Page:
5. Harland says:

    Chinese is not a nationality, it is a race and a culture. Don’t think of China the way that you think of immigrant mongrel nations.

    • alreadyasleep says:

      You sound like Hitler. Someone should kick you off the internet before you embarrass yourself and your family members any further.

  6. alreadyasleep says:

    Gary Locke is all American. There’s actually no need to refer to him as Chinese-American. He has Chinese heritage, true, but his naitonality should not be hyphenated!! I find the title of this article completely insulting to both Chinese and American citizens!!

  7. xian says:

    I appreciate this direct analysis sans any political correctness. It is spot on. China will remain its current demographic makeup in the foreseeable future.

  8. FOARP says:

    “There is no doubt that Chinese feel a strong blood bond with each other on some other level which can never be shared by an outsider. “

    Actually there are quite a lot of good reasons to doubt this. The first being that this “blood bond” often seems to be a simple assumption that anyone with the same general Han-like appearance is Chinese (rather than Korean/Viet/Japanese etc.) which the subjects may not share. The second being that this does actually add up to a “blood bond”, rather it is seemingly just an assumption as to what someone’s nationality is of the kind which could only arise in a relatively racially homogenous society in which people have little or no contact with foreigners (by which I mean people from other countries, rather than the Chinese usage which often seems synonymous with “white people”). Finally, despite all the linguistic flourishes, people don’t actually treat other members of society as if they genuinely have a “blood bond”.

    “But after a few years, I balked at this; I wanted to work in a place with the potential for upward mobility, more responsibility, and a higher pay package”

    There’s an easy solution to this – move to Hong Kong.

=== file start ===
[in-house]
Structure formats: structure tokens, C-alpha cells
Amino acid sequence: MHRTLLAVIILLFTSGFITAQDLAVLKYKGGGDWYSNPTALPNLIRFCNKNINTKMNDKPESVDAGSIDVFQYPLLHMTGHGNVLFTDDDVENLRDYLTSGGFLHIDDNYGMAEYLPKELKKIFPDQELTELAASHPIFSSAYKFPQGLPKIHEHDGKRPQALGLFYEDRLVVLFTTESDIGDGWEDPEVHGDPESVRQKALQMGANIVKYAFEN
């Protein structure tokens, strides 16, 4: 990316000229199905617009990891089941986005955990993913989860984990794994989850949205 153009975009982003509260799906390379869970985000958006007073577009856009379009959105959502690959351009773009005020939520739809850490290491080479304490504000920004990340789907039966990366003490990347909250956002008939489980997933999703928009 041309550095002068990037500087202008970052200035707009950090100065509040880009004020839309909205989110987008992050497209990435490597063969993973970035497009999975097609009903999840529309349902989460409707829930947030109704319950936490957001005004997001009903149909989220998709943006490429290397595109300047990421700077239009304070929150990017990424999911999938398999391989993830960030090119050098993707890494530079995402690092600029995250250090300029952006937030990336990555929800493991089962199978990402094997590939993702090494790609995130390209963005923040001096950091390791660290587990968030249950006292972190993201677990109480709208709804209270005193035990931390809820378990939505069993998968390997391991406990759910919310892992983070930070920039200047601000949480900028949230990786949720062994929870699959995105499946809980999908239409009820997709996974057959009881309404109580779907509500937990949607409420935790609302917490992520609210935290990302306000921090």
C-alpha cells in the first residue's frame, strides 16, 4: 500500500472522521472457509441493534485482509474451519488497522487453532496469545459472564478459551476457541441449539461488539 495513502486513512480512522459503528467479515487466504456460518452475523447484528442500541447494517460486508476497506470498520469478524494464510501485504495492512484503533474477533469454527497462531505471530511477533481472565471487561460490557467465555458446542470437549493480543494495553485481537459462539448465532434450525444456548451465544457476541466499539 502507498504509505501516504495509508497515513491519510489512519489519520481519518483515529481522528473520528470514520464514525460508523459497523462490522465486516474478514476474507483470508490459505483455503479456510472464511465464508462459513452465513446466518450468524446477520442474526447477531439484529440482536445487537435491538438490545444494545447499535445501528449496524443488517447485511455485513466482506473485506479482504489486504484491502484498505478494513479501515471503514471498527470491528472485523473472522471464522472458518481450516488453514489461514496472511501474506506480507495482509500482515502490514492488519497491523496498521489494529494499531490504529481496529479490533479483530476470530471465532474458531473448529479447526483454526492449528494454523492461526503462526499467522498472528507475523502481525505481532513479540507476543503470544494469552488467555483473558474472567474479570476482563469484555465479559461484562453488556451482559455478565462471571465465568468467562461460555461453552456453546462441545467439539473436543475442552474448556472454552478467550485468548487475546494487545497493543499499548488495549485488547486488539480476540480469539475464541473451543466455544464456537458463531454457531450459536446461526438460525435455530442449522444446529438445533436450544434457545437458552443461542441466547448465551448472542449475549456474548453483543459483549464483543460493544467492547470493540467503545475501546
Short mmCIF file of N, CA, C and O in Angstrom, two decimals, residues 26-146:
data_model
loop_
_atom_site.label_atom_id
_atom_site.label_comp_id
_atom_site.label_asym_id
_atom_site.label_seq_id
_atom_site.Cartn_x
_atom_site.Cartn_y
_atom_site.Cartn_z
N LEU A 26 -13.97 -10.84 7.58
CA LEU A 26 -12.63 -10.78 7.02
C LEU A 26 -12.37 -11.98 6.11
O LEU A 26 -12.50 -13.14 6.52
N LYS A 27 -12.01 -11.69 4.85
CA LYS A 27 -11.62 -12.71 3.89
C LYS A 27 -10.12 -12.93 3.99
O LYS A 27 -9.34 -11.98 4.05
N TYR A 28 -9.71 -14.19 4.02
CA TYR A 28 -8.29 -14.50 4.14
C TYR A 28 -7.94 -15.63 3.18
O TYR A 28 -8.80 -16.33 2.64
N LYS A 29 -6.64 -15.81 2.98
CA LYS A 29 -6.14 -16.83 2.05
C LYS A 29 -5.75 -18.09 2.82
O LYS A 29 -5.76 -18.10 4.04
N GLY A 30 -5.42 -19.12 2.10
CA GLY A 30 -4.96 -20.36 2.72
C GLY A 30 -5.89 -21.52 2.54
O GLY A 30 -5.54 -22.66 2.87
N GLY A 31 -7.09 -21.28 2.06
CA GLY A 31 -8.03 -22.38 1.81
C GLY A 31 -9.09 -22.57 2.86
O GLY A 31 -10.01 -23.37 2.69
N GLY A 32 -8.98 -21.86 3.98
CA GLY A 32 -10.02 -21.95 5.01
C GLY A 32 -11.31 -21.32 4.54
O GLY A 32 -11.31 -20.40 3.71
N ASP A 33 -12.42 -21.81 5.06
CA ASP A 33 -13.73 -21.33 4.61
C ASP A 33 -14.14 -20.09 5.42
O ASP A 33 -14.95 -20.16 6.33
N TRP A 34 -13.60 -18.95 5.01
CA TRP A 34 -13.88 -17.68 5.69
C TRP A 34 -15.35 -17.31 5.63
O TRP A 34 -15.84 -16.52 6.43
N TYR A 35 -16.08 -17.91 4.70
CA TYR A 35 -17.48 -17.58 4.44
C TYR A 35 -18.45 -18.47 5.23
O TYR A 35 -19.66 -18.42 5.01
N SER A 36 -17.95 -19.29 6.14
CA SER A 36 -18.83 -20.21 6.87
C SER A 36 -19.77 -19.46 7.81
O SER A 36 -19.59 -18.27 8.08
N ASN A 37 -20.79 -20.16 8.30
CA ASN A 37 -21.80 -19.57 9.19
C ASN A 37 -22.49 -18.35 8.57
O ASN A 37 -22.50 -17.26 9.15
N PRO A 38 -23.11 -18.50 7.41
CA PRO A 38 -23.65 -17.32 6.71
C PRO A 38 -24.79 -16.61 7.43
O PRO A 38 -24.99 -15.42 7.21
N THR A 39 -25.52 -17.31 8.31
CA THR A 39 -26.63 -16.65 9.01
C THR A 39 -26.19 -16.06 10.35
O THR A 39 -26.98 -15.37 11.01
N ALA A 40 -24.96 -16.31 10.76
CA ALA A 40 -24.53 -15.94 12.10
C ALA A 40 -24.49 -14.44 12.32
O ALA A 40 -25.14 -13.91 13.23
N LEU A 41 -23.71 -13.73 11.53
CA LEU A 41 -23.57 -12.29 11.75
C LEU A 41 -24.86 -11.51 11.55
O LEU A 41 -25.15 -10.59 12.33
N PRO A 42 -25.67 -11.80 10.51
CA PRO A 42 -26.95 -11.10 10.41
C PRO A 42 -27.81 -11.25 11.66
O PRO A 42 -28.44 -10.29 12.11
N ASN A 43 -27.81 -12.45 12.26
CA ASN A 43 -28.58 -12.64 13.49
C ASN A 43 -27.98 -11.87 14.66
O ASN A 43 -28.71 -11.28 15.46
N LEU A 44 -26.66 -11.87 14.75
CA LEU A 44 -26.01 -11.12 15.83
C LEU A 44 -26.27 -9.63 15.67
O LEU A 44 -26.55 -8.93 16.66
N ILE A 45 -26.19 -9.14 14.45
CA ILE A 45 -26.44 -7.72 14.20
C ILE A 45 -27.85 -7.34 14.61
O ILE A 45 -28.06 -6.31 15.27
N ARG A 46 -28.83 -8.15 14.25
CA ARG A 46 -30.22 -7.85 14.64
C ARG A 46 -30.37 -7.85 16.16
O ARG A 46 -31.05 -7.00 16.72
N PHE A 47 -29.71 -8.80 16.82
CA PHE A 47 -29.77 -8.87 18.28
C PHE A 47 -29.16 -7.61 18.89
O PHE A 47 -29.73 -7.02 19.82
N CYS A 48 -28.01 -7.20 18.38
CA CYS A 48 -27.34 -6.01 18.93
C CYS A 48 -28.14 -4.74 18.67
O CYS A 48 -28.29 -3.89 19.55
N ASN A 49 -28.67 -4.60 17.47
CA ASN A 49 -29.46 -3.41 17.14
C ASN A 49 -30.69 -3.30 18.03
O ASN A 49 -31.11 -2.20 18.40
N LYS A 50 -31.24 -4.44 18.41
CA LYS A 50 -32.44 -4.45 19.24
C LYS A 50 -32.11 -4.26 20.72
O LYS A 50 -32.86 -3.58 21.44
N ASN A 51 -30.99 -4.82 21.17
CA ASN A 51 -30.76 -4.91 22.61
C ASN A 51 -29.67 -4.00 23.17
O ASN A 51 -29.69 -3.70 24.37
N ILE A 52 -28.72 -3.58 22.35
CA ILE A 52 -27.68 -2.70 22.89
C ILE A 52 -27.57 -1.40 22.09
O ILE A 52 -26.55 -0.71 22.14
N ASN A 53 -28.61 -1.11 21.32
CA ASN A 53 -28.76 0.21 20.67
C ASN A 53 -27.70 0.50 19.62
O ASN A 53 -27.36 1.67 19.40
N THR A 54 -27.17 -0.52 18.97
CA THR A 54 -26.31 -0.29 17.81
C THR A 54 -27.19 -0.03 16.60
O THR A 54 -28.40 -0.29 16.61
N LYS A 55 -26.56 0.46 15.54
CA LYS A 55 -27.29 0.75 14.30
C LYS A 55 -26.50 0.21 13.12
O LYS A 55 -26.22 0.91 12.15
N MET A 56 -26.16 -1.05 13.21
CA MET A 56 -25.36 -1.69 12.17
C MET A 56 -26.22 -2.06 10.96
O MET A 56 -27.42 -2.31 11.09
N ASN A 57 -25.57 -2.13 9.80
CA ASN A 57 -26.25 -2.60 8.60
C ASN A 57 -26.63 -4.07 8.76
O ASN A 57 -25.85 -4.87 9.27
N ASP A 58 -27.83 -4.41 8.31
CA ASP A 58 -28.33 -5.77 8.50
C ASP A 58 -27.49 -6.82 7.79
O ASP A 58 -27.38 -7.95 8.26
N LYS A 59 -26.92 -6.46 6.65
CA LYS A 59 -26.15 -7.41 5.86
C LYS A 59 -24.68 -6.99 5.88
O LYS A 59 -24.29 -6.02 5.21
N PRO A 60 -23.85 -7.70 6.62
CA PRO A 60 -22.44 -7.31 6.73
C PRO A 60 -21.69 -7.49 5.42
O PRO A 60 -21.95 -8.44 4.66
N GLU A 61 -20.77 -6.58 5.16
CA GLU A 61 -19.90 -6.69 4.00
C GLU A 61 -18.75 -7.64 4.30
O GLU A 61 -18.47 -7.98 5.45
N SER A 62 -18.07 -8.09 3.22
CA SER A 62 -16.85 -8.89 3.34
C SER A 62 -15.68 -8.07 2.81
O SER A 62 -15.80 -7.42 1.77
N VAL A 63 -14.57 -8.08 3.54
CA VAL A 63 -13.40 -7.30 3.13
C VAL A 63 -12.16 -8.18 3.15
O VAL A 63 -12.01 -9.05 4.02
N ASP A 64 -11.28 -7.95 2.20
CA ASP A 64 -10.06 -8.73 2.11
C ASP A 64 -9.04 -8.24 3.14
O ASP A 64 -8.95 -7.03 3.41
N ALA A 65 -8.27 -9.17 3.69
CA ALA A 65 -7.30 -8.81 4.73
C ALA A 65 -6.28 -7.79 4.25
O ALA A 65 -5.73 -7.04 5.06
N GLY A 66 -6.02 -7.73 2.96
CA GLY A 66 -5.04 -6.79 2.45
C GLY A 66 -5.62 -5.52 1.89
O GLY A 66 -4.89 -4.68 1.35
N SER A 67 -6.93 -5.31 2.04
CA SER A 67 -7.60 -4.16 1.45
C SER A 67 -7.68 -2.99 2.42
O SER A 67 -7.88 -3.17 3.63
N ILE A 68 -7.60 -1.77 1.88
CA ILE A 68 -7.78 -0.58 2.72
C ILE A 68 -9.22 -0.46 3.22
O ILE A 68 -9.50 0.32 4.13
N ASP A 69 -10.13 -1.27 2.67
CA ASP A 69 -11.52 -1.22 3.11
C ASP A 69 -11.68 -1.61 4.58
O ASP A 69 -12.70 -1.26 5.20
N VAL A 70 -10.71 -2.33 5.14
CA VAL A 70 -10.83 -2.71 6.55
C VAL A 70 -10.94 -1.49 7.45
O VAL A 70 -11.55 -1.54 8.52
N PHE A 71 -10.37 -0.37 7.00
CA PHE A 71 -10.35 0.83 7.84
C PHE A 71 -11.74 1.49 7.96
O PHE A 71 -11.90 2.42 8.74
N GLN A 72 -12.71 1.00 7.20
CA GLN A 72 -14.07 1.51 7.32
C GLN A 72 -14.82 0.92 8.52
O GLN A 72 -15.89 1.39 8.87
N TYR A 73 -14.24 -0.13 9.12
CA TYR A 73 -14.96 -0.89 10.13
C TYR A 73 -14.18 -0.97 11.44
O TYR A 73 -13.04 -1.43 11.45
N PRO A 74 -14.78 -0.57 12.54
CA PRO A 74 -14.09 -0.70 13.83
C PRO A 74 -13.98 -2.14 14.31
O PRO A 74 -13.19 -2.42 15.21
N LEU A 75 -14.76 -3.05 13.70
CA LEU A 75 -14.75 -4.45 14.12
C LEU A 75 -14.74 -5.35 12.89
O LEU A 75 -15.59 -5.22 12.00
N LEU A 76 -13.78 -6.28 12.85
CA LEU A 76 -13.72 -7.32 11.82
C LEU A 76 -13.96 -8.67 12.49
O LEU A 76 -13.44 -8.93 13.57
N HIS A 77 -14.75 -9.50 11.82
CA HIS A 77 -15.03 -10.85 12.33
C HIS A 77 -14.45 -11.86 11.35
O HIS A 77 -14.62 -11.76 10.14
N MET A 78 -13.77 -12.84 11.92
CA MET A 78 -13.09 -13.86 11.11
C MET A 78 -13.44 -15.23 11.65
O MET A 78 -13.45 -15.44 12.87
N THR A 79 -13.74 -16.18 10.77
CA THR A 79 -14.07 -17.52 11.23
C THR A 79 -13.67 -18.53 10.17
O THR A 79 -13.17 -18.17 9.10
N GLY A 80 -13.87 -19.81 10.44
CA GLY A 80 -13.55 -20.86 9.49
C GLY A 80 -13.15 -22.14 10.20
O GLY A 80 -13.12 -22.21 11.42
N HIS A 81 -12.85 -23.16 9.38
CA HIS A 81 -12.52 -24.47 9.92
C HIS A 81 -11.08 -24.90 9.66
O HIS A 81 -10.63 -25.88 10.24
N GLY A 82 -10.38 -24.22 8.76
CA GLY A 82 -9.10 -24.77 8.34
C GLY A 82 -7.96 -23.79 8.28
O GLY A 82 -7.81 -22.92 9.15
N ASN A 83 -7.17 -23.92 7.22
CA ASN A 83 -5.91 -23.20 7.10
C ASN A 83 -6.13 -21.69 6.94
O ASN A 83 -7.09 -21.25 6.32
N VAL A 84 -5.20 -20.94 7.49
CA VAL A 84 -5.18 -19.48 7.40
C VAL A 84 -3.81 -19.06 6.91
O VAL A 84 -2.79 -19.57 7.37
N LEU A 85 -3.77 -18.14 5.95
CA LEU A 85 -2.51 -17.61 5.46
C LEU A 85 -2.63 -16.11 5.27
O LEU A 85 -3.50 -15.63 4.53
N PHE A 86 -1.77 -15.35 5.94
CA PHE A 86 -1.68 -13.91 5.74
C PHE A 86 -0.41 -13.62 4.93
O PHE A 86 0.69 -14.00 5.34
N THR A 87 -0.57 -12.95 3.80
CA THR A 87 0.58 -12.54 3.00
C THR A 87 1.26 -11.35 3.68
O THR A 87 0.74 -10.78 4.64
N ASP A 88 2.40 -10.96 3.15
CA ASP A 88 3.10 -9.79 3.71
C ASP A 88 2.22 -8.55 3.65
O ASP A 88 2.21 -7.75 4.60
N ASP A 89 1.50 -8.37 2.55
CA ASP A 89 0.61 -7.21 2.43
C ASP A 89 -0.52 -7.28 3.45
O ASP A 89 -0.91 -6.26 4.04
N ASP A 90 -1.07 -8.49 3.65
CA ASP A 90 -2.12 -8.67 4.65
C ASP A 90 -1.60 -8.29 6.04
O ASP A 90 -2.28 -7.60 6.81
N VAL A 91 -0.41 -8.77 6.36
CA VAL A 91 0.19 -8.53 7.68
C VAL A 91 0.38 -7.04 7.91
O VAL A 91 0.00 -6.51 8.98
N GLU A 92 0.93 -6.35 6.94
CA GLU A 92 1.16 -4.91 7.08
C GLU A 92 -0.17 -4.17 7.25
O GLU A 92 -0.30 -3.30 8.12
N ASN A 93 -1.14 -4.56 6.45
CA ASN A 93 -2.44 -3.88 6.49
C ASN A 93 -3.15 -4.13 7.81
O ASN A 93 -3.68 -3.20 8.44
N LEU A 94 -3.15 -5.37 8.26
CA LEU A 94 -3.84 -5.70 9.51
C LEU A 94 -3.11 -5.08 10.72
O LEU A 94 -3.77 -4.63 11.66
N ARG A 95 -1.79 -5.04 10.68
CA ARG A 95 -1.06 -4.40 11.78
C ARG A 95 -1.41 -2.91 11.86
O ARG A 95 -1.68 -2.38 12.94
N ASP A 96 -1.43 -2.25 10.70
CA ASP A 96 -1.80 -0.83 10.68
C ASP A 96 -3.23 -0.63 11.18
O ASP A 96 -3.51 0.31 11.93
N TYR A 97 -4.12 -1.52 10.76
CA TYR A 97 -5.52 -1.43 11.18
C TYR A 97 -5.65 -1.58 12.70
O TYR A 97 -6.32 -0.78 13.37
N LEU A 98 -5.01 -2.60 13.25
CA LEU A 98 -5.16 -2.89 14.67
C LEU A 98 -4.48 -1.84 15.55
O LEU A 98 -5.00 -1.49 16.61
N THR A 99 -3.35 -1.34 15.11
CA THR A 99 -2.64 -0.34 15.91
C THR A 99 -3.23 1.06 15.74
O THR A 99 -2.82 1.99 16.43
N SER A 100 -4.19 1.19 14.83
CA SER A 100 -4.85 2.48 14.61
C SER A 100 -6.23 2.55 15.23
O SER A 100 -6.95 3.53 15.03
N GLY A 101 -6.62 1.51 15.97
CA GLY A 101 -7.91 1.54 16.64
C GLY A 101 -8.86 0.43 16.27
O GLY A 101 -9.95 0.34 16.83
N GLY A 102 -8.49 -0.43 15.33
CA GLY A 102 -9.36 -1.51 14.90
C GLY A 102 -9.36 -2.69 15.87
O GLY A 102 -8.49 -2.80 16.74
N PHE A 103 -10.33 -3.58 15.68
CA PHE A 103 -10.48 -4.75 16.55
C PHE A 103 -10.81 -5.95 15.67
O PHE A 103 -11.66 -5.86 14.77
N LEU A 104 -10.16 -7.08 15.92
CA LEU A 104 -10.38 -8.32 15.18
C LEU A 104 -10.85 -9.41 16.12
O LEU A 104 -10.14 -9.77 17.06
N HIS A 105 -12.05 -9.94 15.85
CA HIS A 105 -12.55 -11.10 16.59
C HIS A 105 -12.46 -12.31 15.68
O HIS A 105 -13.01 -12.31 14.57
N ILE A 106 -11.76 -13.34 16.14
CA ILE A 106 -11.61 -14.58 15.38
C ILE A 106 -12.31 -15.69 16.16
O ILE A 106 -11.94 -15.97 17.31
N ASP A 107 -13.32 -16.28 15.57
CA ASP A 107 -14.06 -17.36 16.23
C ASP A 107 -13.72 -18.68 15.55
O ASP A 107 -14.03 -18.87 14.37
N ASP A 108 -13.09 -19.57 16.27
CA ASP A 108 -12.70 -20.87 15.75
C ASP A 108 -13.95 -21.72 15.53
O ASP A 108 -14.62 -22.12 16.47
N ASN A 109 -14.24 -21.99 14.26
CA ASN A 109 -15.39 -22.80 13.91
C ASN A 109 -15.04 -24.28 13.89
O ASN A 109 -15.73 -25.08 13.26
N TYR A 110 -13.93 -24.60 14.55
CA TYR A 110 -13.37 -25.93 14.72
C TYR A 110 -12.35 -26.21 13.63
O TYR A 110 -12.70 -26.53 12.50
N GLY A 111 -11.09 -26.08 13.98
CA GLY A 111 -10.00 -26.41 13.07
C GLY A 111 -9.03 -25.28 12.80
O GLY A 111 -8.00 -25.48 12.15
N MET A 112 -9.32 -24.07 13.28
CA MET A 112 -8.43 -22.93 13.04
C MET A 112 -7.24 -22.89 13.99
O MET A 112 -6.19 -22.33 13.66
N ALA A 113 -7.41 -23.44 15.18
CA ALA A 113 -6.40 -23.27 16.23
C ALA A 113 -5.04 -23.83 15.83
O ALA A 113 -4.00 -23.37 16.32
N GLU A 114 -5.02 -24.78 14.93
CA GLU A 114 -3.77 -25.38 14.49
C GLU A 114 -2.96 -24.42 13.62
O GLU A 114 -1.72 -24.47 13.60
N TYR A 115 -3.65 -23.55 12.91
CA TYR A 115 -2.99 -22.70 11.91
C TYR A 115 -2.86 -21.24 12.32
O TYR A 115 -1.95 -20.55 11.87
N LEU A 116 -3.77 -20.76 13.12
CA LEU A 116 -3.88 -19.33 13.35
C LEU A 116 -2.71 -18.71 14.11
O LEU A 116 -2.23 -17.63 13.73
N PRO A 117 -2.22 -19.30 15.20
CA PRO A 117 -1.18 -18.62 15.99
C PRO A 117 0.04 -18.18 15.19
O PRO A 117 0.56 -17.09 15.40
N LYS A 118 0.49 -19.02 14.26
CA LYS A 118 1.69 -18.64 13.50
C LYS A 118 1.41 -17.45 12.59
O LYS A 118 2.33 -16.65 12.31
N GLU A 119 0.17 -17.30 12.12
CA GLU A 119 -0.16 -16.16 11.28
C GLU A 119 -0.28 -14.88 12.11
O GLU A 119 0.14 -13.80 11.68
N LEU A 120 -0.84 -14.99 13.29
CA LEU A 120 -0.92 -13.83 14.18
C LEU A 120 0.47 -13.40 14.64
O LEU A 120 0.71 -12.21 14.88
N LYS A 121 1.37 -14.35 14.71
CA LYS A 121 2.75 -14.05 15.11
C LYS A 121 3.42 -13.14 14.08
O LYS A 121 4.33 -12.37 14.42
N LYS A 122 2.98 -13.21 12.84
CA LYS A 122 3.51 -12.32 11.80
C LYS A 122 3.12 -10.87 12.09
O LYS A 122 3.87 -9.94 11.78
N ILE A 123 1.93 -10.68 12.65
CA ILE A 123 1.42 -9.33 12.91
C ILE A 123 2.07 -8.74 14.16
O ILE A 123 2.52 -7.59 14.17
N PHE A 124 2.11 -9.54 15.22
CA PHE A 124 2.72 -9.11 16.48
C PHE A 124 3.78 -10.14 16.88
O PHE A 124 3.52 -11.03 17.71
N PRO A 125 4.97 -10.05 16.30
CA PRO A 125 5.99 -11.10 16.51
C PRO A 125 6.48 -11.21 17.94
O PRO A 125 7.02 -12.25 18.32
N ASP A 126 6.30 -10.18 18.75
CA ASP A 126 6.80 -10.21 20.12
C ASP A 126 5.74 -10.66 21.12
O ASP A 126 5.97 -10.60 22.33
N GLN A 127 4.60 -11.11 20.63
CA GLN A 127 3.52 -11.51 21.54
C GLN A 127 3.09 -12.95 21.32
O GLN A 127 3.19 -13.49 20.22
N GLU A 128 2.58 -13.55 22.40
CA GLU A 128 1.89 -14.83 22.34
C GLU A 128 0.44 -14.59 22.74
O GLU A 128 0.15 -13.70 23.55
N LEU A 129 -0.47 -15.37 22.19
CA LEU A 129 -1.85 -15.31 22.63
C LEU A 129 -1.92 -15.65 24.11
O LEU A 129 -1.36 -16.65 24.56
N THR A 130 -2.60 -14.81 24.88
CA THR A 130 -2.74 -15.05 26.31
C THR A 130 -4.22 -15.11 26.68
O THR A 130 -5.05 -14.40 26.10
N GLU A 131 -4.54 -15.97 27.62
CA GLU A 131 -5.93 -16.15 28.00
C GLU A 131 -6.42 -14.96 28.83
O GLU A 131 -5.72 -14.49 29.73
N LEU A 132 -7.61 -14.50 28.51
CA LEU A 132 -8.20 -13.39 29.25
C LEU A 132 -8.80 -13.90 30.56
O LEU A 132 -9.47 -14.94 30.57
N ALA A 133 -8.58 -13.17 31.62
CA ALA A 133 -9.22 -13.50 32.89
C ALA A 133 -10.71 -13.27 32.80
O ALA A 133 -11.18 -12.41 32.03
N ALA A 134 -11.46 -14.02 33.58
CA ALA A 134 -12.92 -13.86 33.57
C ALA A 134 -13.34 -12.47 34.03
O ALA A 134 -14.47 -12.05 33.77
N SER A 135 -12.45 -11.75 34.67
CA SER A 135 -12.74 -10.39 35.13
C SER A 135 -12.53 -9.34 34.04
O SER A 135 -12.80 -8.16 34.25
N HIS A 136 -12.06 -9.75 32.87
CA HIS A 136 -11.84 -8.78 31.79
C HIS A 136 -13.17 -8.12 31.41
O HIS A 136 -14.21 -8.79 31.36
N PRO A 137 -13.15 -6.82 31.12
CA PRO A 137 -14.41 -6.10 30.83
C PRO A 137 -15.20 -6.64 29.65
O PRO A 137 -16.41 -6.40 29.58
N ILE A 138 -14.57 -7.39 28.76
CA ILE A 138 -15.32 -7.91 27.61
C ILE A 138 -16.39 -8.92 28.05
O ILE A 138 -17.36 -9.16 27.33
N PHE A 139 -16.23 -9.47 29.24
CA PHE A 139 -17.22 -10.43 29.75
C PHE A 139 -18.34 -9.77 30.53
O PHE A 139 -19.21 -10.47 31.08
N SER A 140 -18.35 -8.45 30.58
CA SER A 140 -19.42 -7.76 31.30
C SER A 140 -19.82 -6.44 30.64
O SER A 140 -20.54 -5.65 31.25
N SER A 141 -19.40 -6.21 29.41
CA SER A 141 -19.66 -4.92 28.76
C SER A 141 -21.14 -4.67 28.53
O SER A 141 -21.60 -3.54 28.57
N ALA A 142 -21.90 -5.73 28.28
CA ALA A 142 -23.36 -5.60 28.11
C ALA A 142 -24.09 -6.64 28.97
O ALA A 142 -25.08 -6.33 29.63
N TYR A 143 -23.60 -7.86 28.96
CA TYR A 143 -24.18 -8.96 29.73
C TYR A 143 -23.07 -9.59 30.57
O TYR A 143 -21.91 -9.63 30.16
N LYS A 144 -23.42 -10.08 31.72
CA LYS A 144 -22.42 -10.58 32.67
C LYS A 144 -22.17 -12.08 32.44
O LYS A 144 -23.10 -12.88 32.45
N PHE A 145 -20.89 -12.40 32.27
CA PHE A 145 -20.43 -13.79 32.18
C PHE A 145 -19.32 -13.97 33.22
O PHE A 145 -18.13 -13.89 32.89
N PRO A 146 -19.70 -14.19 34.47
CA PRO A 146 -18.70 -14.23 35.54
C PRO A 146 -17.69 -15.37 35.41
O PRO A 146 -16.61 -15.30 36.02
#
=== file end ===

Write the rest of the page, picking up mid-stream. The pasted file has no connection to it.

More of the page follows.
@kitmention –

    “But for context, have a chat about this issue with Europeans. I think you will find that, in the same way that no foreigner can become Chinese, neither can a foreigner become Spanish, Polish or Greek. (Britain is a notable exception — its incredible political correctness allows anyone to become truly British.) It seems to me that societies exist on a continuum at which American and Canadian societies, real outliers whose extraordinary level of acceptance of foreigners comes from their roots as “immigrant nations,” are on one end and China is on the other. Almost everywhere else in the world is somewhere in the middle. Foreigners, even foreigners adopted as infants, likely could not become fully Portuguese or Ukranian, but their careers seem less likely to be hobbled by mere fact of their citizenship.”

    Nonsense. It is very possible for a foreigner to become Spanish, Polish, or Greek. Even a few moments research on this page shows the various ways of doing so, most taking 5-10 years for full naturalisation:

    http://en.wikipedia.org/wiki/Category:Nationality_law

    PRC Nationality law allows naturalisation under the following article:

    “Article 7: Foreign nationals or stateless persons who are willing to abide by China’s Constitution and laws and who meet one of the following conditions may be naturalized upon approval of their applications:

    1. they are near relatives of Chinese nationals;
    2. they have settled in China; or
    3. they have other legitimate reasons.”

    The question is whether approval is ever received for such applications. There are some foreigners who have assumed Chinese citizenship, but every one of which I am aware was a CP member who played some role in the civil war or its aftermath. My suspicion is that, of the very few people who wish to give up their present citizenship to become PRC citizens, fewer still, or perhaps none, have their applications approved. As for CCP membership, my understanding is that you have to be a citizen to qualify.

    Finally I’d like to give a shout out to Taiwan expat supremo Robin Winkler ( http://en.wikipedia.org/wiki/Robin_Winkler ), founder of Winkler Partners, Taiwanese Green Party member (not to be confused with the Pan-Greens), and, as far as I am aware, the only white person ever to even be considered as an electoral candidate in a Taiwanese election.

  9. zubin says:

    If you don’t like China, don’t live there. Don’t bring your American equal rights stuff to China, we will crush you. Get out!